Monday, June 23, 2008

This Blog is 80% Complete

Copyright 2008-2009, Paul Jackson, all rights reserved

How many of you have sat in a weekly status meeting and heard the phrase “I’m 80% done with that task”?  Or 90%, 75%, 50%, etc.?

It’s at this point in a status meeting that my mind starts to wander to other things.  It might wander to the real work I need to do once I get out of the meeting or to the kayaking I plan to do over the weekend, but one way or another I’m not paying attention to these status reports any more.

Why?  Because, in my mind, the only valid status for a task is binary: complete or not complete.

If you have to report a percentage of an individual task in a weekly status, then your task wasn’t broken down enough to begin with.  Now a larger task made up of several steps might be 80% complete after a week of work, but that should be extrapolated from the completeness of its components.

What triggered this post was a status meeting where it was reported that a task was 75% complete – the line-item in Project was scheduled for forty (40) days.  It wasn't a rolled-up, summary task; it didn't represent another, more detailed technical schedule -- it was just forty days of some work.  And it wasn't alone -- there were plenty of twenty and thirty day tasks to keep it company.

God might have been able to accurately estimate Noah's deluge at 40 days of effort (and even He had to work nights to meet the deadline), but I think this is beyond the abilities of most software developers without breaking it down a bit.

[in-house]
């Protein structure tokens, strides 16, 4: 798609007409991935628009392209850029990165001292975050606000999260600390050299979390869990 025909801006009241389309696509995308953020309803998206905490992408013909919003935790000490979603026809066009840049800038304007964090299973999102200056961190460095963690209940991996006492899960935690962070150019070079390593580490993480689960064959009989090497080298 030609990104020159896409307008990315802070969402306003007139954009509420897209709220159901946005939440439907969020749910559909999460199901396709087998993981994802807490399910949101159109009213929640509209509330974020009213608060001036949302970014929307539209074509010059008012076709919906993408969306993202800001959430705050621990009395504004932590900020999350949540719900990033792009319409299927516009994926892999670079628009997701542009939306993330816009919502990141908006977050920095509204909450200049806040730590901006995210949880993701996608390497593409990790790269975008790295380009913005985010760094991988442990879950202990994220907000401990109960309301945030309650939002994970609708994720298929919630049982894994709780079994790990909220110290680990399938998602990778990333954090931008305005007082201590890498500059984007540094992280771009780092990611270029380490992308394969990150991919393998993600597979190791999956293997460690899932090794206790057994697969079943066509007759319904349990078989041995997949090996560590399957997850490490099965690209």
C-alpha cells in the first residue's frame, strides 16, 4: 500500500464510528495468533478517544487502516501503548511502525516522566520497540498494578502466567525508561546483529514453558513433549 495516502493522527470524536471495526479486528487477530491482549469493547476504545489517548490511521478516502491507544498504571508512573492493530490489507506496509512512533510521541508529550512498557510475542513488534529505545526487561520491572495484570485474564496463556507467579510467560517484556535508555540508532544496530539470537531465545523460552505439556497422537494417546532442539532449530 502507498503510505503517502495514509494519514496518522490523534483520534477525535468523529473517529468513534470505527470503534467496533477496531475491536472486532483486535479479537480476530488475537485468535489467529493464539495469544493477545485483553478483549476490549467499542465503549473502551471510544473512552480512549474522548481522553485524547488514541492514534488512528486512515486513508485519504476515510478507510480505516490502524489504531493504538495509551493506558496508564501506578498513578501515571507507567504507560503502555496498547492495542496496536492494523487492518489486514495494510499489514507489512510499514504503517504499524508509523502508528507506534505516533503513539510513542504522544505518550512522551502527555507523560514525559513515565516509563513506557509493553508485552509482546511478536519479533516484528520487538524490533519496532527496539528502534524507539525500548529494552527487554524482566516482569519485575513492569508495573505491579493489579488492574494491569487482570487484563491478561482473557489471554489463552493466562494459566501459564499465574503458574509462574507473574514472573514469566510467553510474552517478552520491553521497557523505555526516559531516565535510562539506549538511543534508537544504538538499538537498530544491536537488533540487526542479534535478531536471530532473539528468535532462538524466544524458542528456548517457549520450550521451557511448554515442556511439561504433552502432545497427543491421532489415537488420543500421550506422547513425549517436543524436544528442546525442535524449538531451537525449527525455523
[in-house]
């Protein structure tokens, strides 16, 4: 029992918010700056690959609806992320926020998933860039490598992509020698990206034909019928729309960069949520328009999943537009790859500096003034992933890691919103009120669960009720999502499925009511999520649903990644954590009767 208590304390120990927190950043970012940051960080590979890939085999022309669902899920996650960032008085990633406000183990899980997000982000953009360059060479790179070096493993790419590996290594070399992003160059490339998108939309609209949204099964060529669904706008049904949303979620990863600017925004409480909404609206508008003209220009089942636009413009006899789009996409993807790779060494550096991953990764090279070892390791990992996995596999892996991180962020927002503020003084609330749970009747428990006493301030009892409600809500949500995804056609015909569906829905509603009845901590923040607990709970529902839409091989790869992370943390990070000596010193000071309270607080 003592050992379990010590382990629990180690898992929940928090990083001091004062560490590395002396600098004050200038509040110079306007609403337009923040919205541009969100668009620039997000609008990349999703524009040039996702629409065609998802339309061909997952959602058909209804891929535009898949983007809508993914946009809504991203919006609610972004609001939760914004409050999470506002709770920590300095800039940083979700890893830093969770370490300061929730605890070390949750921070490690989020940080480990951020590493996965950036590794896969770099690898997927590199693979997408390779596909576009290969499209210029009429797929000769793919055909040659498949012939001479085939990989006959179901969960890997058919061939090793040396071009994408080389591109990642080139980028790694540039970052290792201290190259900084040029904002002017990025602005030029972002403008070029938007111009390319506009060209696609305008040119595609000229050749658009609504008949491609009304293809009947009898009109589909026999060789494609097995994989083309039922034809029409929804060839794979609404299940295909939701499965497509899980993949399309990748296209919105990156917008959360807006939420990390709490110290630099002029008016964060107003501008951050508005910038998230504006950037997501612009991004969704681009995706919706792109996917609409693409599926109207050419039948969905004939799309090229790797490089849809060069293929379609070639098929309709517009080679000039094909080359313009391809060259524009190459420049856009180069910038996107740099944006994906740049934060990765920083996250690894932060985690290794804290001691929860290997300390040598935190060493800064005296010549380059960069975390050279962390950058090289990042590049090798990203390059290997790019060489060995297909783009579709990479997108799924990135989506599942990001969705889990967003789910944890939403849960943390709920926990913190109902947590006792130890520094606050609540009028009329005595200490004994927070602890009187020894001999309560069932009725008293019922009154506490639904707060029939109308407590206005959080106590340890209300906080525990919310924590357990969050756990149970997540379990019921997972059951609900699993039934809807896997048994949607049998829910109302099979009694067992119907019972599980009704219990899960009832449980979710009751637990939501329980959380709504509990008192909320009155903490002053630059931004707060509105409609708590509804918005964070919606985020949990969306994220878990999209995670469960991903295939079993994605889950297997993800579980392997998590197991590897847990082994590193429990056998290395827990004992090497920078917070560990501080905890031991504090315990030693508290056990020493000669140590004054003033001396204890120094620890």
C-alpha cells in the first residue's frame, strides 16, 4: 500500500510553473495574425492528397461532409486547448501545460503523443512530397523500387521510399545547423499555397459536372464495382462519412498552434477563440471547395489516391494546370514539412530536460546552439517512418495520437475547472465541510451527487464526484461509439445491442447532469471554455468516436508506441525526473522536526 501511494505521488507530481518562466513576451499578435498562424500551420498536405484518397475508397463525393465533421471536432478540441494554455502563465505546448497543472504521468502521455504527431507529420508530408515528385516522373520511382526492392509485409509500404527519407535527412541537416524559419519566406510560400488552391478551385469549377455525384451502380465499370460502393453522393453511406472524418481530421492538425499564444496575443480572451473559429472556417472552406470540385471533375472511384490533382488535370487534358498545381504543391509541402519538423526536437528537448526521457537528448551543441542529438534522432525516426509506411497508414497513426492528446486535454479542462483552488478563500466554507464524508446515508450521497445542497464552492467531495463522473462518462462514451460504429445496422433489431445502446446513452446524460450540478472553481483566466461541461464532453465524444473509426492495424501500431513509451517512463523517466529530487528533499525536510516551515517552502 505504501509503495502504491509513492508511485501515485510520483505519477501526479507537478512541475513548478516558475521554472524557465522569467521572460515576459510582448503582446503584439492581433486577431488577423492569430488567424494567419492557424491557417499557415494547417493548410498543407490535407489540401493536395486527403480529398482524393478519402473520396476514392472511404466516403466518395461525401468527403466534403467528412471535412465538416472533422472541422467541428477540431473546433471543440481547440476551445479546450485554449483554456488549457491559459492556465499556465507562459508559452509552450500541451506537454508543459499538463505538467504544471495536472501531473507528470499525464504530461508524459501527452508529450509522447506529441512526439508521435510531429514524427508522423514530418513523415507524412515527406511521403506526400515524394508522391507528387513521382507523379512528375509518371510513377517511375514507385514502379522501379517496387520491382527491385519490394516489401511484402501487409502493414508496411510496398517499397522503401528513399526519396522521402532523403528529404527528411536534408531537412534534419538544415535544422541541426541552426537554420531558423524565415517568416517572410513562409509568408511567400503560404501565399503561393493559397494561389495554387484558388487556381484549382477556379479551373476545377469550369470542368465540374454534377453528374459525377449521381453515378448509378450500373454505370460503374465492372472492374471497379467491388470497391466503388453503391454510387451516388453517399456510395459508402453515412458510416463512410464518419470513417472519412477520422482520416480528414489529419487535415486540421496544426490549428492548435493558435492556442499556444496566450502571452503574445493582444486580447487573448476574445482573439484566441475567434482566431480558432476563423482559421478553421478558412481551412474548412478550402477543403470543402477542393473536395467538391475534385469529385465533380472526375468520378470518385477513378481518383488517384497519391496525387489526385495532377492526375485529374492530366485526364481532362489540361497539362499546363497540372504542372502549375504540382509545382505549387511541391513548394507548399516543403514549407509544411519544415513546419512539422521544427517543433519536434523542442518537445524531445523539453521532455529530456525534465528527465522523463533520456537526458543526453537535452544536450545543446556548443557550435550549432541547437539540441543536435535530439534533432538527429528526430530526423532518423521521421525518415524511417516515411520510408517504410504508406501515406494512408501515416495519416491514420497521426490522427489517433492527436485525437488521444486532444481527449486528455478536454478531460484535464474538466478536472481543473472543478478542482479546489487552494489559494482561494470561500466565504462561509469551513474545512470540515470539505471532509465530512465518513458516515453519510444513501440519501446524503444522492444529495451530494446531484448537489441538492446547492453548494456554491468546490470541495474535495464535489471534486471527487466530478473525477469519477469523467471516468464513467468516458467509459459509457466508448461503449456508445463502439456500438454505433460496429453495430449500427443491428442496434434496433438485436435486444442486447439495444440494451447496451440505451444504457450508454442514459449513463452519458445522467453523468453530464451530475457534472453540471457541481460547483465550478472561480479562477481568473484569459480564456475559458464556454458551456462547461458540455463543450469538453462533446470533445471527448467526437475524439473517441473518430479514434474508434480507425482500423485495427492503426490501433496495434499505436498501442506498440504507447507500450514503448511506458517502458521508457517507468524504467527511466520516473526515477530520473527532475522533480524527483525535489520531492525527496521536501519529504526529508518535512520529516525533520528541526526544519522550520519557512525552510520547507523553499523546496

In my opinion, forty hours is too large a task and should be broken down further -- just the act of thinking about the necessary steps will help drive a better understanding of the level of effort involved.  And that better understanding of the effort results in better, more accurate estimates.

Something I'm hearing more often in projects is a request for ROM (Rough Order of Magnitude) estimates -- as though changing the terminology from SWAG makes it somehow more acceptable or reliable.  Personally, I like the "magnitude" part -- like measuring an earthquake on the Richter Scale, ROMs are logarithmic.  The likely error in the ROM grows logarithmically as the initial ROM estimate increases.  E.G. the margin for error in a 40-day ROM is going to be logarithmically more destructive than that of a 1-day ROM ... approaching the catastrophic.

Also, like the ROM chip, once that estimate's written, it's read-only. That ROM's what you're stuck with and you'll be held to it.

I'm reminded of a place I used to work that did consulting for county government.  Everything the owner estimated was a ROM and every ROM was "two weeks". 

"Sure, we can do that for you.  Take about two weeks."

Time and materials later, it's amazing how many billable hours there could be in a two-week estimate.

The opposite extreme from the ROM is a schedule and status reporting that's so granular as to impact the ability to do work.  I worked with a project lead once who wanted tasks for his MS Project schedule measured in hours and status updates twice a day.  More time was spent providing updates (and justifying or explaining a deviation from the estimate) than was spent actually coding.  Luckily this didn't last long.